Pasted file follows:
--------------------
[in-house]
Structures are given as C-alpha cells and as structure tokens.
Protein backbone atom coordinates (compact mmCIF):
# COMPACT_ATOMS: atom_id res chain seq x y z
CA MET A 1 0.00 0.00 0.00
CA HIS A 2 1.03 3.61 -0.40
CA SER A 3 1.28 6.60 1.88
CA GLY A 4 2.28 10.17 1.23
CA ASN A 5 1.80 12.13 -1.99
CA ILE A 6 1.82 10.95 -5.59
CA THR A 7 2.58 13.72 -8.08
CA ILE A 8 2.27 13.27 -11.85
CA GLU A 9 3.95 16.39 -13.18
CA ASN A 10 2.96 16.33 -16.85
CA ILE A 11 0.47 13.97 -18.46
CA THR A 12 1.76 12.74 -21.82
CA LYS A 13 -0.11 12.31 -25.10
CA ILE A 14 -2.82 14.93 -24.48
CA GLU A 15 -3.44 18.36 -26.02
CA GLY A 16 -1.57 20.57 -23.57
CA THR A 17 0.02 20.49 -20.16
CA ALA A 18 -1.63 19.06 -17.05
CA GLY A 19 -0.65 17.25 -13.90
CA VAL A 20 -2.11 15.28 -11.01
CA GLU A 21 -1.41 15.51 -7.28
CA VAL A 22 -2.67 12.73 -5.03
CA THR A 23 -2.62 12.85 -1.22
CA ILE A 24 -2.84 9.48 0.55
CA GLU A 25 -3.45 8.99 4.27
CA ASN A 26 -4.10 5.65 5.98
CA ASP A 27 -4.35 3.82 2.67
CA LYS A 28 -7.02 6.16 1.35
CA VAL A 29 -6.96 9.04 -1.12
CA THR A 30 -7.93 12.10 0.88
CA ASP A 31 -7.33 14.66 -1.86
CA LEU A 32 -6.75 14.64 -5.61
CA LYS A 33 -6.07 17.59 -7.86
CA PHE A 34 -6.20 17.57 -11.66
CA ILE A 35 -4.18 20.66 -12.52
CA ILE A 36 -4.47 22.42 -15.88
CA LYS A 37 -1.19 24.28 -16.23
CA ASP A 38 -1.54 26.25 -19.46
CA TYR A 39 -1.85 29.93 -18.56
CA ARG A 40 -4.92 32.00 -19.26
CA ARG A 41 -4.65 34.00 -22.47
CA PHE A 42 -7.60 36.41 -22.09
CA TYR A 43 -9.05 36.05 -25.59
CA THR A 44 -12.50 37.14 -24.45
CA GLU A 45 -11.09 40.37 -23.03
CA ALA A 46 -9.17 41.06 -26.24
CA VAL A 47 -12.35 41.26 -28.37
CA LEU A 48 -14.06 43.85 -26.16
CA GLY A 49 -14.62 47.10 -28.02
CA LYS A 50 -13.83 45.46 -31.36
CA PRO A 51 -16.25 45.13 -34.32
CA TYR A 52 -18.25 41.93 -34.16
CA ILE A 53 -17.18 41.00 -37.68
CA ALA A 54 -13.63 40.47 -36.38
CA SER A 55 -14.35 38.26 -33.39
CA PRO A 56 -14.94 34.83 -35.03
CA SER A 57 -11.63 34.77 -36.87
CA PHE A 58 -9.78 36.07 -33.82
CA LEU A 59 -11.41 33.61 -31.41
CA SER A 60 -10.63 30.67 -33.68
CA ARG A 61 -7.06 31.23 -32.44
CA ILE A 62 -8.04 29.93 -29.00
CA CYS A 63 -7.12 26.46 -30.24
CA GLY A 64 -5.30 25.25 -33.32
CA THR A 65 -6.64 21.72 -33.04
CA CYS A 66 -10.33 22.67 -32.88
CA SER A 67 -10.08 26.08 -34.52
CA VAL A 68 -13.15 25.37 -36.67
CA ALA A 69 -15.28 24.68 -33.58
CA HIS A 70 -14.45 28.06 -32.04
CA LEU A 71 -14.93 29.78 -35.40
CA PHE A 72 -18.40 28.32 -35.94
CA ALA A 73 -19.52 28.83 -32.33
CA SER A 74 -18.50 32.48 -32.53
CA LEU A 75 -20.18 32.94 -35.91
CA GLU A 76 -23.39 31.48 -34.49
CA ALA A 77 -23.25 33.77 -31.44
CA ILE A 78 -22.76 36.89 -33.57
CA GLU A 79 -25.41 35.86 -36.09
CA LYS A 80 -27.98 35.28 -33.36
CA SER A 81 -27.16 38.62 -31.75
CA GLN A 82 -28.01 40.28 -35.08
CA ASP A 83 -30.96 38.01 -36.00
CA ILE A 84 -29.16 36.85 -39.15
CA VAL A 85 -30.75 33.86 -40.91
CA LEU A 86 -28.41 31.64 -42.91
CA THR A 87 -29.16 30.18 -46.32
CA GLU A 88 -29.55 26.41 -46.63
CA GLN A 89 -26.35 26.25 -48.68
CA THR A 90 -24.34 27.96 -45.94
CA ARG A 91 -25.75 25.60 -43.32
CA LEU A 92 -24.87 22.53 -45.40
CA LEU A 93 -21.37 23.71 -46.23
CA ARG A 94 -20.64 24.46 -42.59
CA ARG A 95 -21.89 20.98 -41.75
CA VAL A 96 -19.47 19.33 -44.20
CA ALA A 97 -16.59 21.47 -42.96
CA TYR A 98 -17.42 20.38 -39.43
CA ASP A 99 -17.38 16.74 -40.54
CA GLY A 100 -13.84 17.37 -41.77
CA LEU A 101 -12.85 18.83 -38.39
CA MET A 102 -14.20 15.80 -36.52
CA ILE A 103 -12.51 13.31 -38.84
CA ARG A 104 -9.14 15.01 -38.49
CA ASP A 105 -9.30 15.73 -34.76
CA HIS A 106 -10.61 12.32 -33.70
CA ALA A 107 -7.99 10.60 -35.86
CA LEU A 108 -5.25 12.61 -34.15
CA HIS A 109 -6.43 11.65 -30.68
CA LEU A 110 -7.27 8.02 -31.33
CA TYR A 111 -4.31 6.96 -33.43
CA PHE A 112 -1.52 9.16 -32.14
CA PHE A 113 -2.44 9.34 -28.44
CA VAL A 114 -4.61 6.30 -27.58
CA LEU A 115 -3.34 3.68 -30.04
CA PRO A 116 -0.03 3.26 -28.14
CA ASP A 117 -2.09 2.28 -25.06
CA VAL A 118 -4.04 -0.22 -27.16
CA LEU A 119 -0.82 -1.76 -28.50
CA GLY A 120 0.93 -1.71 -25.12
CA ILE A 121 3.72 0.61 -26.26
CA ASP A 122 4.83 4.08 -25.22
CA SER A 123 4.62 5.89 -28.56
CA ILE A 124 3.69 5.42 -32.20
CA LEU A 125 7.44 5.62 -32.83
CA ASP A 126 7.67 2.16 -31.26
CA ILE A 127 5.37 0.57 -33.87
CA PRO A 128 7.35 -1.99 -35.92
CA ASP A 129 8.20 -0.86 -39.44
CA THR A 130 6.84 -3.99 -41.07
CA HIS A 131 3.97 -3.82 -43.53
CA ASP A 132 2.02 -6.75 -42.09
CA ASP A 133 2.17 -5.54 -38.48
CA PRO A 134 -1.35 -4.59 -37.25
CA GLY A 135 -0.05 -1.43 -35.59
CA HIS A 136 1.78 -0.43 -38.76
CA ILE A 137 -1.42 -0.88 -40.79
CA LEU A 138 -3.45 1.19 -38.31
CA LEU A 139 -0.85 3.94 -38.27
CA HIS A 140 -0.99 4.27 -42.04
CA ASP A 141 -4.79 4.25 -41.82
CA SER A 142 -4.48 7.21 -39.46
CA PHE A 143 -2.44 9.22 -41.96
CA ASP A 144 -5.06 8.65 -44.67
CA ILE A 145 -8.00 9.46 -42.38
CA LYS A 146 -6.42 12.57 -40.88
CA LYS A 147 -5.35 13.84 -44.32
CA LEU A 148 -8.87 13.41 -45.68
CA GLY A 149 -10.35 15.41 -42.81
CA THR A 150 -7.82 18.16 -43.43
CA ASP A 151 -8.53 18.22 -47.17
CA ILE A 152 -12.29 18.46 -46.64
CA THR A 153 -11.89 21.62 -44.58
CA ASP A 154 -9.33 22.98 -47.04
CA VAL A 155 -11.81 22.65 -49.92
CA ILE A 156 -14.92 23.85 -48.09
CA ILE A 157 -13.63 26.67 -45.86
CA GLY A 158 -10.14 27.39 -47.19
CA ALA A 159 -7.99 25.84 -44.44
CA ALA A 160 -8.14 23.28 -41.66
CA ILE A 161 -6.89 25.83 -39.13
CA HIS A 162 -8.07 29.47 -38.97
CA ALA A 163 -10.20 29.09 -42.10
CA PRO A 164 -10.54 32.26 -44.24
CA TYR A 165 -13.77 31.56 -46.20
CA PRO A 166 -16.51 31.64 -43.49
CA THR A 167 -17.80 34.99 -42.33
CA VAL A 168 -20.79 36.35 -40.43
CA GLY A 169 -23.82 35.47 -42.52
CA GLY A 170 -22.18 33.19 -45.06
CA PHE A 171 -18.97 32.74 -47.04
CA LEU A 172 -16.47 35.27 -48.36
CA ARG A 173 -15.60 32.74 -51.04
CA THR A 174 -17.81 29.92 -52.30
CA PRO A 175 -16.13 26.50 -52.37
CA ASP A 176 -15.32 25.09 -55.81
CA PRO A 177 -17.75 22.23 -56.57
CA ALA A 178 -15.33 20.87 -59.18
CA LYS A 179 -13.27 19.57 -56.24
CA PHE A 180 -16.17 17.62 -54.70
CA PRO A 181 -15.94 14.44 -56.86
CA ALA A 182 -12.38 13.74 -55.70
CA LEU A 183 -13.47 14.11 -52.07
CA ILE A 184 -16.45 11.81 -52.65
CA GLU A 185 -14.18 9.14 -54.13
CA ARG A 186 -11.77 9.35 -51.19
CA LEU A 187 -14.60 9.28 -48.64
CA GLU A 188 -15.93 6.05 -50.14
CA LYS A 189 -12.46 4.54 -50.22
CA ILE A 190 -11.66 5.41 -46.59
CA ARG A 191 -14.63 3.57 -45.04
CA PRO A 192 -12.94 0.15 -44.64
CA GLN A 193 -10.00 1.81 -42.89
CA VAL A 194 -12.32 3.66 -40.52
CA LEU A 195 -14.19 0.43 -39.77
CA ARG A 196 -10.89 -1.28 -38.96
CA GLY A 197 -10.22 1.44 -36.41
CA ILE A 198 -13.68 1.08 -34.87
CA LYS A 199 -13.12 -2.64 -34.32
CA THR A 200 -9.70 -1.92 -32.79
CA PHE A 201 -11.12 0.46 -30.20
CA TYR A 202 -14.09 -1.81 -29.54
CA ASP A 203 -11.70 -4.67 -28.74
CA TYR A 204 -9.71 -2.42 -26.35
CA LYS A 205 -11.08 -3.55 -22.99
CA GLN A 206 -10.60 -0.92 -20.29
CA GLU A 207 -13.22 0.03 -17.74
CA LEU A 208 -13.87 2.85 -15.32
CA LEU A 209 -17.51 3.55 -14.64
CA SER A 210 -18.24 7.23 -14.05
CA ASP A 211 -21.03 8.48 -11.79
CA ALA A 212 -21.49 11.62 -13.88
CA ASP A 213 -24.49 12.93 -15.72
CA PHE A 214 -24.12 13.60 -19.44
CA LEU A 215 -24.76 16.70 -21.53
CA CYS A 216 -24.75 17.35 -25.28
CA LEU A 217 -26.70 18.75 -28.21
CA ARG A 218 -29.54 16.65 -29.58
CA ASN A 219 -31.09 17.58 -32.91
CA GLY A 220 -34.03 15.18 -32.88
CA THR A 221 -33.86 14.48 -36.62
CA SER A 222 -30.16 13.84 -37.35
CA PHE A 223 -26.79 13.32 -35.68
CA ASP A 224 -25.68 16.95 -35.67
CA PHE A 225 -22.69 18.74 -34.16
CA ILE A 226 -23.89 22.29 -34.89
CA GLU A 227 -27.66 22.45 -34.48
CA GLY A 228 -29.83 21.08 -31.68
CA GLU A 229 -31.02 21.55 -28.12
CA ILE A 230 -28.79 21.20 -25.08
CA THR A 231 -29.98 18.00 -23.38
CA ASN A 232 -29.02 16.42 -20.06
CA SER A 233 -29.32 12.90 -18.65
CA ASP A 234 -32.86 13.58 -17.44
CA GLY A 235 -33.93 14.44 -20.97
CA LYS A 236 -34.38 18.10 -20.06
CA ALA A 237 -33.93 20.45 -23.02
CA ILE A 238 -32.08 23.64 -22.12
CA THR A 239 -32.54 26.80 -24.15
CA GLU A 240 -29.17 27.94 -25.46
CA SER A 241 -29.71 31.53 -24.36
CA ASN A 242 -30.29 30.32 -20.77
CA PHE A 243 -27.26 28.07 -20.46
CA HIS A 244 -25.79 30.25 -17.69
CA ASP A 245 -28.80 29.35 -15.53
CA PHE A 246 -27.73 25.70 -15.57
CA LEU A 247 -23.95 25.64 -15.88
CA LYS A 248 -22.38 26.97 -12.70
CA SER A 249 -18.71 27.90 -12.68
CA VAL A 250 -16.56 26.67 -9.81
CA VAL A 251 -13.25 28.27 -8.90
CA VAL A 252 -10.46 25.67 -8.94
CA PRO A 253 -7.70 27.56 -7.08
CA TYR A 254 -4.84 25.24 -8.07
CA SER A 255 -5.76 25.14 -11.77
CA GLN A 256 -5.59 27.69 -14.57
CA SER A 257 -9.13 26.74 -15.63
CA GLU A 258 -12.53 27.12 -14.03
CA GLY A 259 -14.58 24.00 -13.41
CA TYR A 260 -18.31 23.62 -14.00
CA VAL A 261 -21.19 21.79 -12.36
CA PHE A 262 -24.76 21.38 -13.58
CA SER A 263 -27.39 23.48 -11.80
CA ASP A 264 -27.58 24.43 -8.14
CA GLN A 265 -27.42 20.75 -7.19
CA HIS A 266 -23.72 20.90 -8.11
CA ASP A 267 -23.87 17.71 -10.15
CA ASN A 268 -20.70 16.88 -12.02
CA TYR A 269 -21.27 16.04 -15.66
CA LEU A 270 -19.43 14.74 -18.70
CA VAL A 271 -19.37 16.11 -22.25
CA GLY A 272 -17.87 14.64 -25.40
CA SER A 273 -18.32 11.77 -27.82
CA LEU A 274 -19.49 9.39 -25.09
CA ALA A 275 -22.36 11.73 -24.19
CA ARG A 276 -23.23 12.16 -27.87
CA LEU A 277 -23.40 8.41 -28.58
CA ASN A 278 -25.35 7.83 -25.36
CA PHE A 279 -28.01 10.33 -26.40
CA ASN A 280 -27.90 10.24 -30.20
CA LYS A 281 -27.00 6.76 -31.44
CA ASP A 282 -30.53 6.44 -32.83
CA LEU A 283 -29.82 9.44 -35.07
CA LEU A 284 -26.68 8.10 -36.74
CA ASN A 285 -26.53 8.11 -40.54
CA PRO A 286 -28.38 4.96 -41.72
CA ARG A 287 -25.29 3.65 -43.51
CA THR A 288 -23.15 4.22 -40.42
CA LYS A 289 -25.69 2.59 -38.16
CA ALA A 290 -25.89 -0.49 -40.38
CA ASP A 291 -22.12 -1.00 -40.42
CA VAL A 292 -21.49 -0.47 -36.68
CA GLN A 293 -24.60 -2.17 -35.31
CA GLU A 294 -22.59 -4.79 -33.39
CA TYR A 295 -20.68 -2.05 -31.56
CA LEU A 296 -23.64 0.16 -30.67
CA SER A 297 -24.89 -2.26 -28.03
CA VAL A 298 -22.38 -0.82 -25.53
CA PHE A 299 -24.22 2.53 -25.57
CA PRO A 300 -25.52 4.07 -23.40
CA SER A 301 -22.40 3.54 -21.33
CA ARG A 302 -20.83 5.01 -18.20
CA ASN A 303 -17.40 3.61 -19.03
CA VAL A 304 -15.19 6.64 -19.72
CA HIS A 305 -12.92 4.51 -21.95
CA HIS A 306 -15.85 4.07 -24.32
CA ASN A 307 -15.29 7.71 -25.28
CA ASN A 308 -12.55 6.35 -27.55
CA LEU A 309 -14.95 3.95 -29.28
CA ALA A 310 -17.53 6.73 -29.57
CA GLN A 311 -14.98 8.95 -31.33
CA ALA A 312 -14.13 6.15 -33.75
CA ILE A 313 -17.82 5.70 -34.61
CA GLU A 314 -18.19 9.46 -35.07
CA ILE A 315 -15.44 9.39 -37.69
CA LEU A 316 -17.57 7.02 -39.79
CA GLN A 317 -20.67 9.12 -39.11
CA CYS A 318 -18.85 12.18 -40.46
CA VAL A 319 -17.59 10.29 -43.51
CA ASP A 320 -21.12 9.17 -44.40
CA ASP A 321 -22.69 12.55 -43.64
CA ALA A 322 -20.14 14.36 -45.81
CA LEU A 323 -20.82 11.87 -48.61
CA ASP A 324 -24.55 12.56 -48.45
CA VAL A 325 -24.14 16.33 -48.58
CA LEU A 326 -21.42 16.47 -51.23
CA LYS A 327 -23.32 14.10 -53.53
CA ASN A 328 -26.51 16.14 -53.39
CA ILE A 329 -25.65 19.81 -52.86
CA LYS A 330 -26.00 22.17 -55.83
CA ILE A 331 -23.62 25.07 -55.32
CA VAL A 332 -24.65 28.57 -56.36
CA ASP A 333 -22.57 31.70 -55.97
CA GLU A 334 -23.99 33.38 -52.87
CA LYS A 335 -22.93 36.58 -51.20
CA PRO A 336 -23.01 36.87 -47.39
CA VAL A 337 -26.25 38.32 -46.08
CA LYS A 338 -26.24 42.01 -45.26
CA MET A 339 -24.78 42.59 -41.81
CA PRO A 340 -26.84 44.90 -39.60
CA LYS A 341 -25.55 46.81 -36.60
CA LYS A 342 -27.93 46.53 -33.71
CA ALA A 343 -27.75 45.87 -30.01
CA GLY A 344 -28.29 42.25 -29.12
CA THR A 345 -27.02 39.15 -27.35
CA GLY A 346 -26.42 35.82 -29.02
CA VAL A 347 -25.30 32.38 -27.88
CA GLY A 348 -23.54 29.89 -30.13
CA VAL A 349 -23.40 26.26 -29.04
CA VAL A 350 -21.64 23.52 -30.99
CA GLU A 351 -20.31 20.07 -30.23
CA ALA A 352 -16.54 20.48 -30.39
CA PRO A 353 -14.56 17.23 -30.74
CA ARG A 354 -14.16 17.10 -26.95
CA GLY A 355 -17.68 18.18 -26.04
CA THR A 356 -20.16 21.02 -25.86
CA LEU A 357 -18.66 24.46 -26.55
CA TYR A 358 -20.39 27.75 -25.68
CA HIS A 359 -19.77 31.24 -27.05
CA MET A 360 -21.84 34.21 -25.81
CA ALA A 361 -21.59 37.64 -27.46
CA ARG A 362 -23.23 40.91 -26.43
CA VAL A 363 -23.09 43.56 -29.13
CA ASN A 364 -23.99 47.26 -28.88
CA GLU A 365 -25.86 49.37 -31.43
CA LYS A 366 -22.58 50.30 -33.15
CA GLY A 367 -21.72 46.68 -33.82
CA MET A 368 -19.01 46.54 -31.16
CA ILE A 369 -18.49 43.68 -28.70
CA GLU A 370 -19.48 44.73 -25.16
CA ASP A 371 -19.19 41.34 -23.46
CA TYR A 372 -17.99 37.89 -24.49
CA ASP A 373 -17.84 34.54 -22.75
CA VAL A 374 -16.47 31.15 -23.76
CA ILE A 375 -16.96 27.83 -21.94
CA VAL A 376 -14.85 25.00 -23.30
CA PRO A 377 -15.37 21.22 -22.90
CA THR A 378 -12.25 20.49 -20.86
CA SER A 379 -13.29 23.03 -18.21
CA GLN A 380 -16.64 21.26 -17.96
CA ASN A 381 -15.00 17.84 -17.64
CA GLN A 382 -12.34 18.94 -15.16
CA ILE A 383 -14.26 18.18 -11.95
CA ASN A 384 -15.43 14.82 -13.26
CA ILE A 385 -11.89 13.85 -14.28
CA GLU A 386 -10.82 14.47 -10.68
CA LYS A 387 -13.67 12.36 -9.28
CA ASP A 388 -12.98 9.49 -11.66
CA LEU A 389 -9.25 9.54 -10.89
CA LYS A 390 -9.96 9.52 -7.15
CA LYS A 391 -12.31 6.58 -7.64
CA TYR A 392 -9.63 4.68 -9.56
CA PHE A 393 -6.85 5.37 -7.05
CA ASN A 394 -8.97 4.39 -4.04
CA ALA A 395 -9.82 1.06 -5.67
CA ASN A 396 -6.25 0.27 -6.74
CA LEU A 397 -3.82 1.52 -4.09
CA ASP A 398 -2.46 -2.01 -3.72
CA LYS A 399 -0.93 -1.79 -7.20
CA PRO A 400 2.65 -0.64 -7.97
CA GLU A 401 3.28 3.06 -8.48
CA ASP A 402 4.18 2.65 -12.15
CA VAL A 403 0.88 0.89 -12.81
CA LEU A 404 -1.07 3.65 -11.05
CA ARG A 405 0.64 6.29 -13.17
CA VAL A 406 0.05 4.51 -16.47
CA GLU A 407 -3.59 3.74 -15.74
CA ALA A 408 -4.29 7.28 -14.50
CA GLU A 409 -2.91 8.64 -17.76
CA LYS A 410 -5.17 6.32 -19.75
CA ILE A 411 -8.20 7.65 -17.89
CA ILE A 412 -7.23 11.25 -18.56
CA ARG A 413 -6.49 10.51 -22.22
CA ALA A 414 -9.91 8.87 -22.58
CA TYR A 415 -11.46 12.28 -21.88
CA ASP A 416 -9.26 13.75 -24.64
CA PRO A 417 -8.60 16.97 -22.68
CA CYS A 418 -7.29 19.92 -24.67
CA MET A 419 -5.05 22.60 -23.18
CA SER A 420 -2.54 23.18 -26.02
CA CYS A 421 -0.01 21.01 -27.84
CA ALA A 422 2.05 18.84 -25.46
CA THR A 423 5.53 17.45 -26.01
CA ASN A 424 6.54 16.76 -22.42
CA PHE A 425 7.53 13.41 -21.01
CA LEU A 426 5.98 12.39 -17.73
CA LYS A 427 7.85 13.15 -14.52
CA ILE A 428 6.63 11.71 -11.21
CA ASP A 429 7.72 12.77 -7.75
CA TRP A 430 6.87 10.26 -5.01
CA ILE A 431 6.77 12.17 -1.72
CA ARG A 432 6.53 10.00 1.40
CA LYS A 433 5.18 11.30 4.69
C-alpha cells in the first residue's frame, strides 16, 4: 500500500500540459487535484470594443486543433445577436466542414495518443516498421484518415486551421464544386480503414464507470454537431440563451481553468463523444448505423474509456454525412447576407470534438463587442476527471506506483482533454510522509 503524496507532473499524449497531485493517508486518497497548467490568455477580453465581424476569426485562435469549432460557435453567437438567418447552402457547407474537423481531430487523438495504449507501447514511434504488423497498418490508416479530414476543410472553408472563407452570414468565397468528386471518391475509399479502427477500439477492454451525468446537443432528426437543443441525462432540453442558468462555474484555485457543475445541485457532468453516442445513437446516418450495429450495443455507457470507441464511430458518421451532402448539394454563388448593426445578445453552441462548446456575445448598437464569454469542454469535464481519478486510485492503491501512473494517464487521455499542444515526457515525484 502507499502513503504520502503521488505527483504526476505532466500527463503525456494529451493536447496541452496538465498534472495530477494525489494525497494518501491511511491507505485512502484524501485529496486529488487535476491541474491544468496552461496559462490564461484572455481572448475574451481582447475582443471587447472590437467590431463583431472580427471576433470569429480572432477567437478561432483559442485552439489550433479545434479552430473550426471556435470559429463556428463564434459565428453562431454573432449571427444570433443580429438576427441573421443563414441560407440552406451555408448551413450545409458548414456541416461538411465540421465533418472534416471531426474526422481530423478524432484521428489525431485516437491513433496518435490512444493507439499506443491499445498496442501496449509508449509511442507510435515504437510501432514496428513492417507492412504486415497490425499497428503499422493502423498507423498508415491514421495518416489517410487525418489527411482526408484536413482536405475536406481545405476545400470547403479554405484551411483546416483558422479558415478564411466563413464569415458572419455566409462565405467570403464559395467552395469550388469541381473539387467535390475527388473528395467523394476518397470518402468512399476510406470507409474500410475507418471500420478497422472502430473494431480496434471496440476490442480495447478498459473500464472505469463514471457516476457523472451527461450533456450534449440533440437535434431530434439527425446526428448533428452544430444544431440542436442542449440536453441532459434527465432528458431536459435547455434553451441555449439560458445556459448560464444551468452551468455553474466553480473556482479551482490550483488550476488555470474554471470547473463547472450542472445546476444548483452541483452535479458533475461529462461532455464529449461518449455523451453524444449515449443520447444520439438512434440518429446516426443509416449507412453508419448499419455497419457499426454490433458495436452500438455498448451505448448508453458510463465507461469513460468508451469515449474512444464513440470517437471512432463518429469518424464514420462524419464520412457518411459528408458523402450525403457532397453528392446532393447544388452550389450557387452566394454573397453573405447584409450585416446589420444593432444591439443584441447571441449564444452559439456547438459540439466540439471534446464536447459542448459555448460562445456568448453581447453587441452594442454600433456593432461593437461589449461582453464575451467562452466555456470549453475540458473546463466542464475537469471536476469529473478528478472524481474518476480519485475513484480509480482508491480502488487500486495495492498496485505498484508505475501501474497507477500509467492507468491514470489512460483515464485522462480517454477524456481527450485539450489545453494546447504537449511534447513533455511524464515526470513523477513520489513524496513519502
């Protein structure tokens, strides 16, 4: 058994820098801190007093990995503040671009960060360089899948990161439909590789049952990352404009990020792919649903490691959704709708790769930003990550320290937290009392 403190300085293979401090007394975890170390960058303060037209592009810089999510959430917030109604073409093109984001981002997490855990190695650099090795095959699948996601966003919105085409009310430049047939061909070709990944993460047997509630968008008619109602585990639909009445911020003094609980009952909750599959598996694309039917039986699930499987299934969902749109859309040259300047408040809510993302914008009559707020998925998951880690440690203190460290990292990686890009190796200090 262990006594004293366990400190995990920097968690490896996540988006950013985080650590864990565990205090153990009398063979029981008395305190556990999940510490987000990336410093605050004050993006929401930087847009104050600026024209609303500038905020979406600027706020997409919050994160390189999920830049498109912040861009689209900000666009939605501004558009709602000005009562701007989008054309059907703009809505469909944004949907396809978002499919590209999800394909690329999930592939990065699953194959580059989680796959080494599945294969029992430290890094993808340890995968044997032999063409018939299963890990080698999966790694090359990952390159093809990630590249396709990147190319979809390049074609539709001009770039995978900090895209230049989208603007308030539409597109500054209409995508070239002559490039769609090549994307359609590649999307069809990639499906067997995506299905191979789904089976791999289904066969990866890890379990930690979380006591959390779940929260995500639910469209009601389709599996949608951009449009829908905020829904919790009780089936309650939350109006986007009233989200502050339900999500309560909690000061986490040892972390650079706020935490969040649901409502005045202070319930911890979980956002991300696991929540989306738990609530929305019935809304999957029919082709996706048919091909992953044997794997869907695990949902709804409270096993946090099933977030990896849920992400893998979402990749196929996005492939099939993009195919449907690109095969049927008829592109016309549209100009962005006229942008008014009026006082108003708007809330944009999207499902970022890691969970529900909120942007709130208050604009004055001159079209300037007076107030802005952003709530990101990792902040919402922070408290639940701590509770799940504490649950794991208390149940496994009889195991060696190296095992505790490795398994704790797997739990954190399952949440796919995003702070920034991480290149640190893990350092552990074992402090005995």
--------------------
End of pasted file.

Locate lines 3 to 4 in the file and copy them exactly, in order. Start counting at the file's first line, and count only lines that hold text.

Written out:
Protein backbone atom coordinates (compact mmCIF):
# COMPACT_ATOMS: atom_id res chain seq x y z